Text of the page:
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This is a Bentley PLAXIS case study by Strong Force-MGC W.L.L. that examines whether the semi-manual or 2D design methods are always applicable and the most conservative and economical in shoring support for deep excavation.
Strong Force-MGC W.L.L. was approached to provide a shoring support solution for a Bahrain project on a design-and-built basis. The project consisted of a high-rise structure with deep excavations in some areas.
The area of interest in Figure 1 is the roundabout. The shoring system installed at the roundabout area is a tangent piling wall (TPW), consists of piles with 830mm Dia., and ~ 15m deep, each, to support ~ 9m of deep excavation in a silty SAND layer followed by a weak SILTSTONE layer. The GWT is @ 2m begl.
An in-hand 2D design from an independent designer for the shoring support system was provided which covered a straight roadside and the roundabout side.
The proposed supporting system for the TPW at the roundabout side was 39 nos. of uniform single-level Ground anchors with 1.7m spacing, 20 degrees inclination, at 2.7m level & 15m total length. The provided 2D design had failed to address the actual 3D nature of the project (the curve of the roundabout side) because the 2D design assumed that the TPW is straight and continuous in the out-of-plane direction. However, all the proposed ground anchors are clashing & intersecting at one point, affecting their functionality.
Strong Force-MGC W.L.L. decided to utilize PLAXIS 3D for the design and analysis of this case. The conceptual design was brain-stormed on papers, followed by the 3D drawings & sketches. The main idea was to manipulate the ground anchors arrangement in terms of various inclination, spacing, and lengths so the anchors will not intersect or affect each other. Different soil models were used (LE, MC, HS, HSS & GHS) for the sand, rock, and TPW materials covering the expected range of their properties (i.e., sensitivity analysis).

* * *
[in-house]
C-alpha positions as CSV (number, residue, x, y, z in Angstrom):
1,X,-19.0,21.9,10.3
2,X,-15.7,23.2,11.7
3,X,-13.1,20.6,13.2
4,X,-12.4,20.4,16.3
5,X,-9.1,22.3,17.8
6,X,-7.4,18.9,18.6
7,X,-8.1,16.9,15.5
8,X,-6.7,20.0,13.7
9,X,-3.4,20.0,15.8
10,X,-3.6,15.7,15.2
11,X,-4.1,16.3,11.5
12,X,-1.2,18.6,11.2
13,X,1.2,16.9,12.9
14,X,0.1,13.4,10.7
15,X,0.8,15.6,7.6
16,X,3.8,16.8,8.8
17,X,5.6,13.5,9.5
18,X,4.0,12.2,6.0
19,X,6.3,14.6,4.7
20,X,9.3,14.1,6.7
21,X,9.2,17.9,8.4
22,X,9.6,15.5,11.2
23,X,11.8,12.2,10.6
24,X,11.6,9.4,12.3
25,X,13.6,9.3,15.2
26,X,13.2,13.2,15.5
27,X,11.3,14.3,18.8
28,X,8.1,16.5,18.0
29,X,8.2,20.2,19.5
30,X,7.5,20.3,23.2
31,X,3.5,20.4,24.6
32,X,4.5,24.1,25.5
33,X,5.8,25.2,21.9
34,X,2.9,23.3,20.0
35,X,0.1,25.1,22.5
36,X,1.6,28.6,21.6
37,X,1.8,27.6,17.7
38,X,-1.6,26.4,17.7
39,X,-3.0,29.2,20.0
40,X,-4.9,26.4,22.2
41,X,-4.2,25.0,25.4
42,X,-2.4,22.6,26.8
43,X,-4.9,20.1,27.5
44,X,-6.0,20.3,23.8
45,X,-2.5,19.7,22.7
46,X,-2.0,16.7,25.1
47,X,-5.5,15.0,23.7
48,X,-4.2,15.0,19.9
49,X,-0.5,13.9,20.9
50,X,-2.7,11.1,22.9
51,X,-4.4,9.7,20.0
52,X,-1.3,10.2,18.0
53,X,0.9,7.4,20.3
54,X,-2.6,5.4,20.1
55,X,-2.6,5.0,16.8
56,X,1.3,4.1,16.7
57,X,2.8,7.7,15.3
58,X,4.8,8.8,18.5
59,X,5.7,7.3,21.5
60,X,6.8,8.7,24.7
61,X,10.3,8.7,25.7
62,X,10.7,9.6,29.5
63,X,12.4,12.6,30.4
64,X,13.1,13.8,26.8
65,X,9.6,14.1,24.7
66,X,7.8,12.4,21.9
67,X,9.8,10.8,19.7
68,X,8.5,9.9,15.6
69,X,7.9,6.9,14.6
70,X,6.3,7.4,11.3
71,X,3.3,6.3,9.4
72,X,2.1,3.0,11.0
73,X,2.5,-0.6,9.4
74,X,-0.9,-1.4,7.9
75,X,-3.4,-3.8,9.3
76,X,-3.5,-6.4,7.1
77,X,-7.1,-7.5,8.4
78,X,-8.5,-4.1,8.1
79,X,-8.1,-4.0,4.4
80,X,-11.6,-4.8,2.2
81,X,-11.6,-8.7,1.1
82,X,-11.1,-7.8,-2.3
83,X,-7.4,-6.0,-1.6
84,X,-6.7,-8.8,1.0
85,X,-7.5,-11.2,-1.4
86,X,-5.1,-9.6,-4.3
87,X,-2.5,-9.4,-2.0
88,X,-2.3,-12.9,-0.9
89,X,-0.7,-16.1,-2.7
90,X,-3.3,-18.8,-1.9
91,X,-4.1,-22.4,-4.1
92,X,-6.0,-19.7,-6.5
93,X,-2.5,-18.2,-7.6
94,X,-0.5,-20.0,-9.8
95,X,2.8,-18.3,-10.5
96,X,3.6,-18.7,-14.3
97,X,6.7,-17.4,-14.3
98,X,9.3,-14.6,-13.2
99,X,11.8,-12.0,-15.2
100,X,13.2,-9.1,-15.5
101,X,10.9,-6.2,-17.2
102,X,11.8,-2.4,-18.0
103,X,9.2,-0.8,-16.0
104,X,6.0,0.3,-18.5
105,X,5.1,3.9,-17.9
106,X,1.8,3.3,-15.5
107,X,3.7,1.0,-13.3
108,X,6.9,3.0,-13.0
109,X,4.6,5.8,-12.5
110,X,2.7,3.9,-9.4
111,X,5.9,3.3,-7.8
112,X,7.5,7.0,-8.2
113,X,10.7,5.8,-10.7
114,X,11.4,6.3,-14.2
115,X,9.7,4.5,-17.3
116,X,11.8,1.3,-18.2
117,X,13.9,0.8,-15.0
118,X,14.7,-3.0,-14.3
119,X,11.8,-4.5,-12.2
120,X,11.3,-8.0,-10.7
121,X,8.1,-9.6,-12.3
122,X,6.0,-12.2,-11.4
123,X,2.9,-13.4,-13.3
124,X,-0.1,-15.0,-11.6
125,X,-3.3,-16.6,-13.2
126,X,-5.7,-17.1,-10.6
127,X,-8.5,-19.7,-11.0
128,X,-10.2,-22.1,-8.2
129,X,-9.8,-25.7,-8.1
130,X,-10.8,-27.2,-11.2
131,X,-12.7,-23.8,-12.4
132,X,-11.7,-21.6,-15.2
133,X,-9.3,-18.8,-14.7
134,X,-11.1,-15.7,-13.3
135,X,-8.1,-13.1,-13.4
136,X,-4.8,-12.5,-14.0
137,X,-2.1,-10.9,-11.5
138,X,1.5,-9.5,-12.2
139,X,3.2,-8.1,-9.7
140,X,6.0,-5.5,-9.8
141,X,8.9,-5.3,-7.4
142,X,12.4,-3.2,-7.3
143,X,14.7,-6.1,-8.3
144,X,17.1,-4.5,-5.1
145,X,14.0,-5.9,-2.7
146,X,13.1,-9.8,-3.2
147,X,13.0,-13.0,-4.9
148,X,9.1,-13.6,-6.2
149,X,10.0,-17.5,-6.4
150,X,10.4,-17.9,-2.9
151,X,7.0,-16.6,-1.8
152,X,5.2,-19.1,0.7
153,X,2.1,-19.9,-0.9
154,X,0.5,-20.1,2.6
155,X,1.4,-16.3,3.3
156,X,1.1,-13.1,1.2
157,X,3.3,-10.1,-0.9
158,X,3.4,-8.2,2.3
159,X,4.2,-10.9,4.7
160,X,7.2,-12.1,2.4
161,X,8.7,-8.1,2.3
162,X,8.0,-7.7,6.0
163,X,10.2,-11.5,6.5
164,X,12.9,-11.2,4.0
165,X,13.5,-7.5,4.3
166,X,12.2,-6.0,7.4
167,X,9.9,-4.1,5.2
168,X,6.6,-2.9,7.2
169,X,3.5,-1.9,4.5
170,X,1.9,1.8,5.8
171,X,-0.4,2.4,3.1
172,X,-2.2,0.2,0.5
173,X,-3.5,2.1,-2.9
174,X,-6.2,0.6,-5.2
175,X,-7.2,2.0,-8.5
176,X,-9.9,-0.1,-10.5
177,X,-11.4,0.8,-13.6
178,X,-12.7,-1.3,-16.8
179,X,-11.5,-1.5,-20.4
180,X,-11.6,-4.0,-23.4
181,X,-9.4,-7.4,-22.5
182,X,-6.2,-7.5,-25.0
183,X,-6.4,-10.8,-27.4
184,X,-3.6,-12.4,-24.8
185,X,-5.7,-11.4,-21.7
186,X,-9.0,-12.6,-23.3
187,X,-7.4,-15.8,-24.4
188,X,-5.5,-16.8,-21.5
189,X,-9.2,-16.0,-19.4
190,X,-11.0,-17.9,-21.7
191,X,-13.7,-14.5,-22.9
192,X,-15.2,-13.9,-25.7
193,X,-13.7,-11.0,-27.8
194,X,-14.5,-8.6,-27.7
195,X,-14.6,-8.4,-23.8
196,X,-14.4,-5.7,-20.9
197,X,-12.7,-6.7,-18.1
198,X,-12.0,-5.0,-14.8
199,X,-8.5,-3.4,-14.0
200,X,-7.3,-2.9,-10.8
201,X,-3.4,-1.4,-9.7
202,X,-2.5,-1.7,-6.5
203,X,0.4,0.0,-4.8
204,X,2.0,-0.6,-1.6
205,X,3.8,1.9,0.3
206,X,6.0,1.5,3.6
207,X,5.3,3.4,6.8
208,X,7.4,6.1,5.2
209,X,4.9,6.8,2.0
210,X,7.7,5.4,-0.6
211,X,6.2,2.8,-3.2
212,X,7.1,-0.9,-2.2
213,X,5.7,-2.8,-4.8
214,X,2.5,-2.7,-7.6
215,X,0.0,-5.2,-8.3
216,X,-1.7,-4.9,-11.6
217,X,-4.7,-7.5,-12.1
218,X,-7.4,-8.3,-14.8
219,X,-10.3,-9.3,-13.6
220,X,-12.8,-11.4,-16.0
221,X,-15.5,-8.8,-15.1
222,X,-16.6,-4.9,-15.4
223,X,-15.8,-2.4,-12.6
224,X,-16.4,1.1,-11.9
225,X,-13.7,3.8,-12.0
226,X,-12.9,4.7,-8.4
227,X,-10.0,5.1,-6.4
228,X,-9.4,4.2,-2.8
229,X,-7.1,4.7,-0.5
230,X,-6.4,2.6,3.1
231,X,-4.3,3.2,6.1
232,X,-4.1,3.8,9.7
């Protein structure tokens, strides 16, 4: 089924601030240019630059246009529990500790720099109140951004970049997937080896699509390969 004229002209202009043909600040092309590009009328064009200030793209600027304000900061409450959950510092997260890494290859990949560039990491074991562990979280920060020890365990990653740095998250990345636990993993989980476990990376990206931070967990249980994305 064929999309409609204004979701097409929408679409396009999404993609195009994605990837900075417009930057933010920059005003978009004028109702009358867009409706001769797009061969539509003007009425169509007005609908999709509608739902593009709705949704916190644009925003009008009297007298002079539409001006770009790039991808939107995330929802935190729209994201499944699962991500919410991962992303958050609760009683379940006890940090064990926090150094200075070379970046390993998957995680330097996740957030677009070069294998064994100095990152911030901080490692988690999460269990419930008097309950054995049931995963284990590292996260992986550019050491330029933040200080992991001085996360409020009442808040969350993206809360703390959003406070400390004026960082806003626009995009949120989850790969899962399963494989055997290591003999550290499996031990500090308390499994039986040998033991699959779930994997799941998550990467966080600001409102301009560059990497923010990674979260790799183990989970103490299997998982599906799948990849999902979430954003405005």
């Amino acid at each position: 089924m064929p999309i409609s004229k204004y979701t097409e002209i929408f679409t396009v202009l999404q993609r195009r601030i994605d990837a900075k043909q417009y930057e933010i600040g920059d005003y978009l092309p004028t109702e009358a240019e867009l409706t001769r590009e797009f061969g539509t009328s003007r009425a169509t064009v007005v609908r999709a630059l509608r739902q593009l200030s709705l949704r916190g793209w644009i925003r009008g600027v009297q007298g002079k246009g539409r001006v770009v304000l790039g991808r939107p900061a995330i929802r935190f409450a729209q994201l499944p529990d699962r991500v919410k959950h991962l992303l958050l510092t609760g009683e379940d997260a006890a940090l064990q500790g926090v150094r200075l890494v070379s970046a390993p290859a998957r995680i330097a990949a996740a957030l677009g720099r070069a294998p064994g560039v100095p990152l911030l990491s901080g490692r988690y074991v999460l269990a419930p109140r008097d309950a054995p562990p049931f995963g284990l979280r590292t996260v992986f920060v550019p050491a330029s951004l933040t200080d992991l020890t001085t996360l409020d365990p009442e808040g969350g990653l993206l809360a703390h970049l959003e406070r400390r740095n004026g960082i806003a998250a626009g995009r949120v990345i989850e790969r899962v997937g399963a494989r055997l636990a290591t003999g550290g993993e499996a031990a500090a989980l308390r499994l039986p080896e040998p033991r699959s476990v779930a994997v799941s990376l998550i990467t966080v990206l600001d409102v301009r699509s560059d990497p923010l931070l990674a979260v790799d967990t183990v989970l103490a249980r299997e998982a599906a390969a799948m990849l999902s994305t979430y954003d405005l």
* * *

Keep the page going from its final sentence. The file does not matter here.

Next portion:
The model's size, quality of the mesh, boundary conditions, water flow regimes, and permeability of the system (fully permeable, impermeable, semi-permeable) were considered in the analysis. Moreover, the TPW was modeled as LE & elastoplastic equivalent plate element (which took less than an hour to analyze), as well as MC volume piles elements using soil clusters to represent the granular details of the actual scenario (which took a couple of days on an overclocked CPU needed to analyze ~ 3 millions of nodes).
The TPW modeled as a plate element might be enhanced by considering the custom connections between the plate panels and the expected water flow through the TPW using the interface permeabilities feature. Nonetheless, one of the major advantages of using plate elements is the straightforwardness of getting the structural forces acting on the TPW.
The final ground anchors arrangement is shown in Figure 4. The maximum deformation of the TPW was
Using Plaxis 3D resulted in reduced anchors of only 16 nos. and not clashing with each other considering all SSI's while the total savings in cost and time was ~ 58% compared to a 2D design approach.
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